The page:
Asima Chatterjee

Did you see Saturday’s Google Doodle and wonder what it was all about? The image, with “Google” spelled out in organic chemical line drawings, honored the 100th birthday of this week’s WiSE Wednesday honoree, the late Dr. Asima Chatterjee, an Indian chemist who developed drugs to treat epilepsy and malaria based on chemicals from plant extracts.

Chatterjee was born in Bengal and raised in Calcutta, where she earned a PhD in organic chemistry from the University of Calcutta. Interested in why certain plants were effective at treating disease, Chatterjee dove into the field of phytomedicine. After extracting and purifying active chemicals from plants, she characterized them and developed techniques to synthesize them in the lab. With large quantities of these compounds, she could study their mechanism of action against diseases including cancer, epilepsy, and malaria.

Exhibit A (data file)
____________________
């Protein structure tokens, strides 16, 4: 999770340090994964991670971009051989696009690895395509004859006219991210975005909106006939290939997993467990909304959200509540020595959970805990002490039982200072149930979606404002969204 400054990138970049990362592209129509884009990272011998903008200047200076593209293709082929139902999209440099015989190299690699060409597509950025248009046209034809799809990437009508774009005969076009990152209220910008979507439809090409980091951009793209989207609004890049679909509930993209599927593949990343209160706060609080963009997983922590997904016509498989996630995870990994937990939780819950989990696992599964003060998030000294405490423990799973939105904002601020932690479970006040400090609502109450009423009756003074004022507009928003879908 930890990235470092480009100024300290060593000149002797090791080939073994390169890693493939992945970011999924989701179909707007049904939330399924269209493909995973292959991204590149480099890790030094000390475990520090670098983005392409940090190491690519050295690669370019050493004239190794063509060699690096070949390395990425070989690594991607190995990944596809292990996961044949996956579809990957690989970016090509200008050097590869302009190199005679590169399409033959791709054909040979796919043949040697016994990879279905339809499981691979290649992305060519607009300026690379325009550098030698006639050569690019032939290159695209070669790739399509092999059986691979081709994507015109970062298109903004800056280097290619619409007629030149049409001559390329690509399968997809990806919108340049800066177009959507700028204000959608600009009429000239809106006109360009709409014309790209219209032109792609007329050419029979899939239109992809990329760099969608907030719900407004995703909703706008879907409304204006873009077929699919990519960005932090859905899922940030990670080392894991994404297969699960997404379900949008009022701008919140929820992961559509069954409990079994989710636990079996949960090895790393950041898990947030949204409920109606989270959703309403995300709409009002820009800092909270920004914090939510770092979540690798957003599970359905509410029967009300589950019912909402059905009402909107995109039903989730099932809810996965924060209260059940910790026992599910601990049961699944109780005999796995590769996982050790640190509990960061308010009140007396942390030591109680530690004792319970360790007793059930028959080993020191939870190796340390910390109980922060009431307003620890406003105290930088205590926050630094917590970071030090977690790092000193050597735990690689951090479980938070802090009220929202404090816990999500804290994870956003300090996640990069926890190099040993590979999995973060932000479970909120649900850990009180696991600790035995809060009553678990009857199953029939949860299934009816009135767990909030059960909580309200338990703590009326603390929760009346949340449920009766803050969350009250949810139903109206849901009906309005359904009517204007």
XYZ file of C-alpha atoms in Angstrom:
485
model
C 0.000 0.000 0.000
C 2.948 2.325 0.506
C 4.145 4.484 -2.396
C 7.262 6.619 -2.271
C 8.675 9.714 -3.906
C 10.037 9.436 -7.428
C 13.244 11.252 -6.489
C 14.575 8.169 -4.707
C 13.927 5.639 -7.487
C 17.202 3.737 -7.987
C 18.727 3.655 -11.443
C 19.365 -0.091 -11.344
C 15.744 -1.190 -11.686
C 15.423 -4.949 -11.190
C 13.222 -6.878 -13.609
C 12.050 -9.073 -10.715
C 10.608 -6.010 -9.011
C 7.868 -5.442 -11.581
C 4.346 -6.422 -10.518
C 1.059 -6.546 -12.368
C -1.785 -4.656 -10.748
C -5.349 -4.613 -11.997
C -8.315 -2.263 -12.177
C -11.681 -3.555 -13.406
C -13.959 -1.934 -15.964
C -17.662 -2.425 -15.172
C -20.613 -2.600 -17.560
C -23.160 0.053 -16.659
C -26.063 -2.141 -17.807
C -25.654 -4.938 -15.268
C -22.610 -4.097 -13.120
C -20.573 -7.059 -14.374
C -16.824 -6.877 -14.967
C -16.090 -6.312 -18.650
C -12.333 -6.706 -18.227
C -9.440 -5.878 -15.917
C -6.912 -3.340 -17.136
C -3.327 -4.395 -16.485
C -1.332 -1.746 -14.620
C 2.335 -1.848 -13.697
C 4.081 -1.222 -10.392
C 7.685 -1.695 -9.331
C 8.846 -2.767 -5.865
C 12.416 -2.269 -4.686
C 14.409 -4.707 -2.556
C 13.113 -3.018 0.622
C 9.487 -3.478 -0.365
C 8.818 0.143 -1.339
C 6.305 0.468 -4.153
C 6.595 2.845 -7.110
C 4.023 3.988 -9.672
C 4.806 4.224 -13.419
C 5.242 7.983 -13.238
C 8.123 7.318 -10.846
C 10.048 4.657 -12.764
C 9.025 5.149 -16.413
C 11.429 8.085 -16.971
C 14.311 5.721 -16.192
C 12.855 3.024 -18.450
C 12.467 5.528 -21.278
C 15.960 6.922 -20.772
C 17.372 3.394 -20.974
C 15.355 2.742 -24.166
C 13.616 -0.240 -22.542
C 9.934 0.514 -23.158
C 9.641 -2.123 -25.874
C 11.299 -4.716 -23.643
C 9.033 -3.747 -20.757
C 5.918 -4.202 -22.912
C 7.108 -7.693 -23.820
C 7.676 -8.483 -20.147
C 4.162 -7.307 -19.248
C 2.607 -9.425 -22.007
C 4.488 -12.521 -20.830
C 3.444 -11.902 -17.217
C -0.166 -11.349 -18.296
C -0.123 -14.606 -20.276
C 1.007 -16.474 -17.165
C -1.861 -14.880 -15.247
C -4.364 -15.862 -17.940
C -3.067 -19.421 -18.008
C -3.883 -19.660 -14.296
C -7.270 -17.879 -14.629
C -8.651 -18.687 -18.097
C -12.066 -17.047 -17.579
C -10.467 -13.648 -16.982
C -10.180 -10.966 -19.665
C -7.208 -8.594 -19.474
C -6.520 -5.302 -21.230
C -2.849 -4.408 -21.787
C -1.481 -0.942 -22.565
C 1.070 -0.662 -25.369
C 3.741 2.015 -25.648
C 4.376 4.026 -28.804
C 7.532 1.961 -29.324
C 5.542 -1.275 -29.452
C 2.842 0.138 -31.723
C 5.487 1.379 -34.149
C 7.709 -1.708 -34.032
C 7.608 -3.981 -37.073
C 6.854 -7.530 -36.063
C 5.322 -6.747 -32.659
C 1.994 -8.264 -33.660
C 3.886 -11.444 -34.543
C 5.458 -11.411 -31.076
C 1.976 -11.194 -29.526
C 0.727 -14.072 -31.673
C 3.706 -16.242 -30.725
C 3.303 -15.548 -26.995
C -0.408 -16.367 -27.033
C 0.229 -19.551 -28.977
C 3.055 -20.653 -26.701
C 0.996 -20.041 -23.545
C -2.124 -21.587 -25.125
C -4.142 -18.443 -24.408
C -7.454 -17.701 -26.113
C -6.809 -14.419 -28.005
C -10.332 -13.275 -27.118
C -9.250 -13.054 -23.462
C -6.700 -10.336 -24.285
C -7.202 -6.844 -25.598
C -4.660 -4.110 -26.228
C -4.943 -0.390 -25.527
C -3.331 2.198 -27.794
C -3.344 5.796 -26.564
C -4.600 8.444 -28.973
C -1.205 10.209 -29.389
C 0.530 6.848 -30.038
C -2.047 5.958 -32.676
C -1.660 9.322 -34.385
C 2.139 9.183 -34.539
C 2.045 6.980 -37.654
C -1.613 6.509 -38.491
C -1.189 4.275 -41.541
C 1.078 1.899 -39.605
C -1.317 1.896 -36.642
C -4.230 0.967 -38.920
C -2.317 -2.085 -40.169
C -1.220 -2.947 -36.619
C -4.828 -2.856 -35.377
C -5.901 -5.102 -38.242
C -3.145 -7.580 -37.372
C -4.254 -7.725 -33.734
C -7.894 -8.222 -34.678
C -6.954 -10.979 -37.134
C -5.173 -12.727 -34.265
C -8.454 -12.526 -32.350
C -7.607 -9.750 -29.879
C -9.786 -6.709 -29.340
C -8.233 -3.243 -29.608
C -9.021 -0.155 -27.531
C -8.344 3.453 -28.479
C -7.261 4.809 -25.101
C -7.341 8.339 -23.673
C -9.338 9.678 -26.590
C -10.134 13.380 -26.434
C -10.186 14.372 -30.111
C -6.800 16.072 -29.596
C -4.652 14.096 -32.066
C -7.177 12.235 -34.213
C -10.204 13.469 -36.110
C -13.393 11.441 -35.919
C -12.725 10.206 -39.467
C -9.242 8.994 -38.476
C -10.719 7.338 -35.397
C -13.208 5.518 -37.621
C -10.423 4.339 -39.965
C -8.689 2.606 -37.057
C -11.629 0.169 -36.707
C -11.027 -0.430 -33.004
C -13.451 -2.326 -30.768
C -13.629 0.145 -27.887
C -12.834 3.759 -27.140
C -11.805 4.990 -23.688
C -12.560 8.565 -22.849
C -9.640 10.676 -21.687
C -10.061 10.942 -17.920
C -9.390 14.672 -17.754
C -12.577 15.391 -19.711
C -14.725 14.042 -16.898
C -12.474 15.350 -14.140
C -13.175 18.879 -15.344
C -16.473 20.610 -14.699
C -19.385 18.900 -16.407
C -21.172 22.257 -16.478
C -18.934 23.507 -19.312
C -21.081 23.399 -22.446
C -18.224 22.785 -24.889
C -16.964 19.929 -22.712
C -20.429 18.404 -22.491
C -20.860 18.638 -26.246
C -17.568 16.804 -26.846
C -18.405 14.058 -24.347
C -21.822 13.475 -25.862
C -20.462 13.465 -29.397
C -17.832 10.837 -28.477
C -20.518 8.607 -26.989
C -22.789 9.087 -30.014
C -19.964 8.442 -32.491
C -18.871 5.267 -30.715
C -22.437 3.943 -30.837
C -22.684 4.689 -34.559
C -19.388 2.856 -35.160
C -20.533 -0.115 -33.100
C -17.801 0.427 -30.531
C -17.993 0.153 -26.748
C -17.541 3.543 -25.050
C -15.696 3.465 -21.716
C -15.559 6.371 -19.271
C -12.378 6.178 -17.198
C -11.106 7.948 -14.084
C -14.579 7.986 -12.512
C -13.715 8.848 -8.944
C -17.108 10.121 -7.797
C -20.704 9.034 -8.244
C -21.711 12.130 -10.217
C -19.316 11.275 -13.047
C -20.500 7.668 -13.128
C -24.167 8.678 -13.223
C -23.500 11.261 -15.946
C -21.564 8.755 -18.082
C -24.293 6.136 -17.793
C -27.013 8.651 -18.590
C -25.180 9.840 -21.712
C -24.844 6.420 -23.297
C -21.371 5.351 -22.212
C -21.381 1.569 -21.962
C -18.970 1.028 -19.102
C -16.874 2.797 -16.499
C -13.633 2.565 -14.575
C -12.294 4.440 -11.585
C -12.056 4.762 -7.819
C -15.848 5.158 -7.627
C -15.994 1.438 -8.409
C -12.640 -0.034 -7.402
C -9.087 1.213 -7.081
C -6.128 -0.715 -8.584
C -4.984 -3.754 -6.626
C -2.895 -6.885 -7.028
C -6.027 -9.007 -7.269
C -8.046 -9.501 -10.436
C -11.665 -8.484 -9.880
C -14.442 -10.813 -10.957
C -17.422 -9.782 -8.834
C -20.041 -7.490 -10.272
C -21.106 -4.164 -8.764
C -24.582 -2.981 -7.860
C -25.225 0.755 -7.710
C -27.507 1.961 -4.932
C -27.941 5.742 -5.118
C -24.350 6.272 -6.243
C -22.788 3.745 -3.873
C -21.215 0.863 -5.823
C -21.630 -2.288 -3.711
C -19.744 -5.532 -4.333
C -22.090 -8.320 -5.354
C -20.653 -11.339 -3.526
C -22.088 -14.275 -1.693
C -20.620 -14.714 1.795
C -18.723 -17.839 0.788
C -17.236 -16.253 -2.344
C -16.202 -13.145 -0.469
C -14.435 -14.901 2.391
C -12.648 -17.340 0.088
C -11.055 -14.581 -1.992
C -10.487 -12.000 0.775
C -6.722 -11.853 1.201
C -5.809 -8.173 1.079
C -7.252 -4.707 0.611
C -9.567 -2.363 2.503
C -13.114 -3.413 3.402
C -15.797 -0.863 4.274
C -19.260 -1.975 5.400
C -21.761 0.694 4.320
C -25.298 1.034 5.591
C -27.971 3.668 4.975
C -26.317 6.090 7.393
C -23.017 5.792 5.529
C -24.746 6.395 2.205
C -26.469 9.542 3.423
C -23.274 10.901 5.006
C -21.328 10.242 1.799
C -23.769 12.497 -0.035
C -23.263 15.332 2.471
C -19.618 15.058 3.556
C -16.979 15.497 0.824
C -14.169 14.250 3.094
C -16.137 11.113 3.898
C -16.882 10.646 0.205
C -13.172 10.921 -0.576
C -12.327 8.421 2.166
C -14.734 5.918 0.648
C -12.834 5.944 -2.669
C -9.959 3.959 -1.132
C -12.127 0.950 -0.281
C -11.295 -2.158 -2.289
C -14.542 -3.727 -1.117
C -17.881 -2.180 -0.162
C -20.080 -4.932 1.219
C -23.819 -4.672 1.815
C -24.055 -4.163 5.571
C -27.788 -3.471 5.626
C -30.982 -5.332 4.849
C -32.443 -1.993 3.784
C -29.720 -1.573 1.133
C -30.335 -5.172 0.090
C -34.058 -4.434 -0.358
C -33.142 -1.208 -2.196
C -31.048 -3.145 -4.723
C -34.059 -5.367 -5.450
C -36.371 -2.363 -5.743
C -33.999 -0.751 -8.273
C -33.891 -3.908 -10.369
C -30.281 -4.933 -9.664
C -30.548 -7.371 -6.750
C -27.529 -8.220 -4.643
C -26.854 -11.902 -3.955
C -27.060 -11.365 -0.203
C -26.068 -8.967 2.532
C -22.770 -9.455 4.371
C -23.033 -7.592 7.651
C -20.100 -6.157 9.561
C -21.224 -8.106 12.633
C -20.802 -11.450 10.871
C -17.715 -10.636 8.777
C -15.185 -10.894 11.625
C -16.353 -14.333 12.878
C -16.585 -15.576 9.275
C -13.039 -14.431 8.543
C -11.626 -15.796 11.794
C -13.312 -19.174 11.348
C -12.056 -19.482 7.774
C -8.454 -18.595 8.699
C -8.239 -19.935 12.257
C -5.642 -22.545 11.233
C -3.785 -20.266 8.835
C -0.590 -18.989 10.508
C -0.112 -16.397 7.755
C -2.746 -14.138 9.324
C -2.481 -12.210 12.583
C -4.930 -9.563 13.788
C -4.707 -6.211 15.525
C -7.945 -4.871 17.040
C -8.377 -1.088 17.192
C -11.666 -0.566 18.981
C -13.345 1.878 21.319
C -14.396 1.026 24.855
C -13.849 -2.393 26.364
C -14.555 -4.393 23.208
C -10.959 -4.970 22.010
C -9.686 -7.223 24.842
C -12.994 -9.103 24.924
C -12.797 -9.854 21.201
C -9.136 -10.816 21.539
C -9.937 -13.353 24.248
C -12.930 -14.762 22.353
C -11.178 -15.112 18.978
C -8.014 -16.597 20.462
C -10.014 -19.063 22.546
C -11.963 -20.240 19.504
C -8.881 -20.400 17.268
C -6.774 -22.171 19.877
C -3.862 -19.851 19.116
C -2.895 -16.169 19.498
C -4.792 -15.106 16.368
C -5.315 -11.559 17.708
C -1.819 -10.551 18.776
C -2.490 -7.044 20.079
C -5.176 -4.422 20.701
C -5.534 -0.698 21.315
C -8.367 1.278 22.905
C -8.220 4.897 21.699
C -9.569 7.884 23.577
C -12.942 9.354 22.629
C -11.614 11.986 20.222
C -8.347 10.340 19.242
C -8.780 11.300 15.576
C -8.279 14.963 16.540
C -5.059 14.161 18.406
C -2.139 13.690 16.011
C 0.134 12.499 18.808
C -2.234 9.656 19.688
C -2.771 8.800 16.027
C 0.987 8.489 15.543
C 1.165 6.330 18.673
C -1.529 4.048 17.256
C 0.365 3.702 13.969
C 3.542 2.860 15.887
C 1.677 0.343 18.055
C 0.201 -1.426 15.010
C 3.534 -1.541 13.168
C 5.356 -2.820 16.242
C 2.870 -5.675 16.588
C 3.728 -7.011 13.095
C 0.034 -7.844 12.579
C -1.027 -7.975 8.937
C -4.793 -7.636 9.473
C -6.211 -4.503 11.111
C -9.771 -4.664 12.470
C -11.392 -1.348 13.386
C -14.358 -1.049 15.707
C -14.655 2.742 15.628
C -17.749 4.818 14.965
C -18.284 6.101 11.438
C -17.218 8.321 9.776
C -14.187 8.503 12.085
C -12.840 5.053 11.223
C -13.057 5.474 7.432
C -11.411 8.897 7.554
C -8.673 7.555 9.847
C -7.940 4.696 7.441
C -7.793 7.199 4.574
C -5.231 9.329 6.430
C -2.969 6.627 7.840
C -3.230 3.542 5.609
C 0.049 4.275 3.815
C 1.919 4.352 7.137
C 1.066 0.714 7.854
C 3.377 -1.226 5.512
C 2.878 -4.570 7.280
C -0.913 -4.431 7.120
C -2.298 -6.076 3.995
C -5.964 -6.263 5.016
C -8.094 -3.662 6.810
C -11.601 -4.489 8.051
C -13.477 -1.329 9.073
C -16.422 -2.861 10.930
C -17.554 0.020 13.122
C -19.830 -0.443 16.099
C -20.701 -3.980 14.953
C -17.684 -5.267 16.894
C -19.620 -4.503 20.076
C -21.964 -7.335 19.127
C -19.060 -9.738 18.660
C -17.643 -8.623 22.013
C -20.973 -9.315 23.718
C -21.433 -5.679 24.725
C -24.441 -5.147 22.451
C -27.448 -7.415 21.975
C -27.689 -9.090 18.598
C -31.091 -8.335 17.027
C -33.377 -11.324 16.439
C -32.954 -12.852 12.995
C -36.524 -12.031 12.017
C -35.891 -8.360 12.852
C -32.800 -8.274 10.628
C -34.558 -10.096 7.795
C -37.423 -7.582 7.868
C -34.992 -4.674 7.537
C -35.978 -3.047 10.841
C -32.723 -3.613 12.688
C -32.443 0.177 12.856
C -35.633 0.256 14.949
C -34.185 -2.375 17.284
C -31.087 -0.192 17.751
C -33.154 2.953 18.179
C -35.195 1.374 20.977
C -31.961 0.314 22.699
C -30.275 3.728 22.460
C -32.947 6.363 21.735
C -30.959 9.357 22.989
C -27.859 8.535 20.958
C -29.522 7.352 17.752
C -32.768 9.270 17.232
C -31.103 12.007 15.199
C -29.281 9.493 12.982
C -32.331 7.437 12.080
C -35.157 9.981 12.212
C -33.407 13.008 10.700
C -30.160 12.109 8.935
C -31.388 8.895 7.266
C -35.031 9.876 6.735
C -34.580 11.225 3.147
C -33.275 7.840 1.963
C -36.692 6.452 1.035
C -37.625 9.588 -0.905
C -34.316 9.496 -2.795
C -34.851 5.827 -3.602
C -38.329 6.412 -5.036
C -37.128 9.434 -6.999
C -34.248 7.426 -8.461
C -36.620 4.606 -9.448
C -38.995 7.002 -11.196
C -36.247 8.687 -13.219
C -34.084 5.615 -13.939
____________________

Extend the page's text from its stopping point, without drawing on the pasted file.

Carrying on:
In addition to being a leader in phytomedicine, Chaterjee was a trailblazer for women in science; she founded a department of chemistry at the Lady Bradbourne College of the University of Calcutta, and her PhD was the first Doctorate of Science granted to a woman by an Indian University. Her numerous honors included the Shanti Swarup Bhatnagar Award in chemical science (she was the first woman to win), fellowship in the Indian National Science Academy, and election as the Indian Science Congress Association’s first female General President.

Chaterjee loved science, and she passed on her passion for chemistry to her daughter, Julie, who became a successful organic chemist. She also served as an inspiration and mentor for numerous students and colleagues. Chaterjee passed away in November 2006.

Photo Credit: The Indian Scientists, CC BY-NC-SA 3.0

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